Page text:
The provincial NDP government in Alberta is taking serious steps to implementing Occupational Health and Safety laws on family farms in Alberta. This is a disastrous decision that affects 98% of all farms in the province.
Farms do not fall under the umbrella of small businesses, large business, corporations, partnerships or any other business type. They fall under the category of lifestyle. Unfortunately for the farmers of Alberta, this lifestyle also happens to be a business. Bill 6, which will end the exemption of farms and ranches in Alberta from OHS, will also impact the lifestyle of thousands of Alberta’s families.
The premier does not seem to understand that farms operate under very, very different conditions than any other business, small or large. There is no such thing as an 8 hour work day or a 40 hour work week. There is no such thing as “do it tomorrow, wait for the snow to stop, the rain to dry up.”
Farming and Ranching in Alberta is dependent on weather, to an extent which is almost incomparable in any other industry. Almost all of the work done in agriculture revolves around weather. Farmers cannot quit planting, spraying, haying, baling, combining, stacking, fencing, calving, lambing, milking or feeding when their OHS 8 hour workday is over. The weather is coming, and the work needs to be done. It is not unheard of for farmers to put in 20, 25, and 30 hour days during peak times of the year so that their crops and their livestock are safely planted, safely harvested, safely fed, safely born, to ensure that the farm will have an income. OHS does not take into account the exceptional conditions that farmers work under, and farmers cannot be expected to adhere to arbitrary rules when the profits of their farm may be laying in a field or freezing in a snowbank.
The premier also does not seem to understand that 98% of farms are owned and operated by families, who also live on the land they use for their income. Family is perhaps the greatest and most sacred area of life for any person. OHS would enact laws that dictate how, when, and where children of farmers can be taught to work on the farm. This is, at the surface, an attempt to keep children safe on the farm, a noble cause, no argument. However, in reality, it affects the manner in which the family can prepare the next generation to take over the keys to the farm. Children may not know how or have been allowed to operate equipment before it becomes necessary for them to do it, under OHS law. The motto of 4-H Alberta, a youth agricultural program which encourages agricultural education, is “Learn to do by doing.” How can children learn to drive tractor, move cows, birth calves, plant seed, bale hay, or do any other farm chore, if the Alberta government won’t allow their parents to teach them? Again, at its most basic, this portion of the law is respectable, but the implications interfere with the family unit, which is an untouchable area for governments for a multitude of reasons.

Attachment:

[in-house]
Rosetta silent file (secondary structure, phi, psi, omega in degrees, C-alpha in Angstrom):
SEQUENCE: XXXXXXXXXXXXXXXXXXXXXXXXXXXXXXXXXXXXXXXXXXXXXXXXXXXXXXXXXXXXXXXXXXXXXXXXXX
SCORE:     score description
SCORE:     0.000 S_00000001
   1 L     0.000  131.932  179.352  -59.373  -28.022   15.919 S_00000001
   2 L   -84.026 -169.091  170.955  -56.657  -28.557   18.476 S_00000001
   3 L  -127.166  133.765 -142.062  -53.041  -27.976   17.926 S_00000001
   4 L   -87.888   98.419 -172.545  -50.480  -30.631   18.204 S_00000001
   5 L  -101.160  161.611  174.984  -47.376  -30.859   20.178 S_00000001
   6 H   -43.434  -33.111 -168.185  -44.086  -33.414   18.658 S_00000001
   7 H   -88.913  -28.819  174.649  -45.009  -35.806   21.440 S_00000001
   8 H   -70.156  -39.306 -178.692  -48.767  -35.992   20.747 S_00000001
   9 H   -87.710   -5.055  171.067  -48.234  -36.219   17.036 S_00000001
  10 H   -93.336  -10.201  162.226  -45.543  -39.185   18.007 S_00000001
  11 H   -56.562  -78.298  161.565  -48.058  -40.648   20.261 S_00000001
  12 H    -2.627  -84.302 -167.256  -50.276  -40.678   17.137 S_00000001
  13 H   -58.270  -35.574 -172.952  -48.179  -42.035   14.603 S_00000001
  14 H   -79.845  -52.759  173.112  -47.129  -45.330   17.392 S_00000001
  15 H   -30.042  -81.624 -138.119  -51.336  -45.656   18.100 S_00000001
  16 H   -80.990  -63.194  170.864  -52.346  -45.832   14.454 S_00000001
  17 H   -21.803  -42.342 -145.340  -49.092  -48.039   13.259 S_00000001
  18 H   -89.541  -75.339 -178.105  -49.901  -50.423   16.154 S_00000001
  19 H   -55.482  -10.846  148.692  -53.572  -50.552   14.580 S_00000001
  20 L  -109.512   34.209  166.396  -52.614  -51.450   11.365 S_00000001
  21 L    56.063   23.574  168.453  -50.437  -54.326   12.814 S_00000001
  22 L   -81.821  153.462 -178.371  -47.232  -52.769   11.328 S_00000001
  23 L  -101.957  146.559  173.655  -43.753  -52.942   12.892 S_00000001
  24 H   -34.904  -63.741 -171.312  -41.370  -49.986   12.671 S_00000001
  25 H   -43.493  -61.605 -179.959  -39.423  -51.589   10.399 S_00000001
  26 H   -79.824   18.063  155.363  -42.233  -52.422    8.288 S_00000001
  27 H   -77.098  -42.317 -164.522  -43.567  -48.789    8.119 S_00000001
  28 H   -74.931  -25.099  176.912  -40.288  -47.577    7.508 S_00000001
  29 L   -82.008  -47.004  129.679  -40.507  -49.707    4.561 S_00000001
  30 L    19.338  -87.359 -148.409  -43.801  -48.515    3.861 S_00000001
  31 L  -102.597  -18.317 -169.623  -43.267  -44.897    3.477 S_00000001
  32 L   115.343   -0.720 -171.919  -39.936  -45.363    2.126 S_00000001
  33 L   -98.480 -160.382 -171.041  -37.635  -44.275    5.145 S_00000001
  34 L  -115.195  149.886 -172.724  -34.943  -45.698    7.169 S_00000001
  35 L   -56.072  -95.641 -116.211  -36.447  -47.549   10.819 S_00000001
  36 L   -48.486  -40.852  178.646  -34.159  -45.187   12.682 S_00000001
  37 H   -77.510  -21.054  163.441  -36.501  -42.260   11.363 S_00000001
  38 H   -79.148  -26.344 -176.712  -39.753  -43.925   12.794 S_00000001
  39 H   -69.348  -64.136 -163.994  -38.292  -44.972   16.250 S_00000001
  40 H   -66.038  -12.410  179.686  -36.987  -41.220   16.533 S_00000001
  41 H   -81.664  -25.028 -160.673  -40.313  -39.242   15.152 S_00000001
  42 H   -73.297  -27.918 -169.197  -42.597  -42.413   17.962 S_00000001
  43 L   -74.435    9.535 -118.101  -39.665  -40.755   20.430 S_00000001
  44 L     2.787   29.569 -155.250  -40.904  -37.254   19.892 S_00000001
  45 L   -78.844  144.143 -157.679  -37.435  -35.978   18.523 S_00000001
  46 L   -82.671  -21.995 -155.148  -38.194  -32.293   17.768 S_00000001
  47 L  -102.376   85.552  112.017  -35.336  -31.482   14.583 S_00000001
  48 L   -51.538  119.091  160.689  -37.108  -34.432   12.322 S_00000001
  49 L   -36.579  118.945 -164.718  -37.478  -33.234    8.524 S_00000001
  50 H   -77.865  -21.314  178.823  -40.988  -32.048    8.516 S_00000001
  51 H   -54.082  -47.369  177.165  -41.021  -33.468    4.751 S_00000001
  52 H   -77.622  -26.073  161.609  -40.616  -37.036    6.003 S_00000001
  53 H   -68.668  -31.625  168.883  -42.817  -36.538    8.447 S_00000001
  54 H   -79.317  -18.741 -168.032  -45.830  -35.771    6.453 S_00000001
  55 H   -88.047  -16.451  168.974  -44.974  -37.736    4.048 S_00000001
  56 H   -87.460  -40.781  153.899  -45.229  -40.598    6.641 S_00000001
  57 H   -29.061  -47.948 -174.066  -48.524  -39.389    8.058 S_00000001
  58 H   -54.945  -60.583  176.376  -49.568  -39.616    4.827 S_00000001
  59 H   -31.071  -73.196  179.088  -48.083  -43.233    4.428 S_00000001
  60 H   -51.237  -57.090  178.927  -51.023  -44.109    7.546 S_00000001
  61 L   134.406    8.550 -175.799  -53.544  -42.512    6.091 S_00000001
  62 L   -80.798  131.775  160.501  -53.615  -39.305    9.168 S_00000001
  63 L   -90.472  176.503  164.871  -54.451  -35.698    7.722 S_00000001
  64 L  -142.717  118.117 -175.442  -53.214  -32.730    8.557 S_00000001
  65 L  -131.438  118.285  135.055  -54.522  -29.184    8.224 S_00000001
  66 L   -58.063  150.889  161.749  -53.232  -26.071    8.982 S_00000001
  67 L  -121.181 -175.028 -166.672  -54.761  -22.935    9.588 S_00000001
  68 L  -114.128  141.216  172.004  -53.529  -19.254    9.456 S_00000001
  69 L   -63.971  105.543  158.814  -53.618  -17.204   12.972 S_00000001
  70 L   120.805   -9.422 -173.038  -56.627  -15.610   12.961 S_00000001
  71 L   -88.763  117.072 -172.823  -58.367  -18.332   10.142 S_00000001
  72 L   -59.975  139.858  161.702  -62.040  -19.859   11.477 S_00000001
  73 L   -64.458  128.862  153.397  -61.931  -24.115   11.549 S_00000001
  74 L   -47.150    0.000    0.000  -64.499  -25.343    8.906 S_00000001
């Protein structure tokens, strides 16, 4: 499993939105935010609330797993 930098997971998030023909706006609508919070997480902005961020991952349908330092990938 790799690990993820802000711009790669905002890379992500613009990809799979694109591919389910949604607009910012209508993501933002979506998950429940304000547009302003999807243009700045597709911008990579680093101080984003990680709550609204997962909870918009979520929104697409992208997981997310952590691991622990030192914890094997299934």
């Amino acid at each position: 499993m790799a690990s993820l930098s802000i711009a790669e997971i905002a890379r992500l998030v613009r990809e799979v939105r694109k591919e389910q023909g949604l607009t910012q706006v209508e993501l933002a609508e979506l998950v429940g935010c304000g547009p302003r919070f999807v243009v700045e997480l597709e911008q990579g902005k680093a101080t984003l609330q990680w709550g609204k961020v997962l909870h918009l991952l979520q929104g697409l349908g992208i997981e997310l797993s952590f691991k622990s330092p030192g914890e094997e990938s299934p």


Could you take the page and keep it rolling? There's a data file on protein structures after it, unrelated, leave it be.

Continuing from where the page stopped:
OHS does not take into account that a great deal of the work that is done in agriculture is done in a community-oriented fashion. My neighbour, under OHS law, would need to be compensated for any time they might spend helping me move cattle, fix fence, or bring in the barley. In return, they would need to provide coverage for me when I reciprocate the favour. How does this work? Who is going to pay for it? The farmer certainly cannot afford to cover community volunteerism! The culture of agricultural communities has been completely overlooked by the provincial NDP, and it is liable to be completely destroyed if Bill 6 passes un-amended.
Finally, as with all legislation passed by NDP governments across the country, who will pay for the new government workers required to process several tens of thousands of new OHS files that this bill will create? Who will compensate the additional inspectors required to cover literally every square mile of Alberta, looking for violations, on those several tens of thousands of new OHS sites? The taxpayer, the farmer, the rancher. Not only will Bill 6 severely damage a culture, thousands of farming families, and the agricultural industry in Alberta, it will cost hundreds of thousands, if not millions, every year in wages, travel costs (farms are very far apart) and vacation time for these new government employees.
Premier Notley, this Bill is a disaster in the making. Rather than rushing it through legislature with no industry consultation, ask the families of the farms and ranches in Alberta who will be severely affected what they would like to see. I know we all want safer farms, fewer accidents, and no deaths, but help us achieve that with educational programs in rural schools, and programs to help farmers cope with demanding hours. Don’t subject an entire industry, which literally feeds the rest of Alberta, to rules which will effectively destroy family structures and businesses all over the province.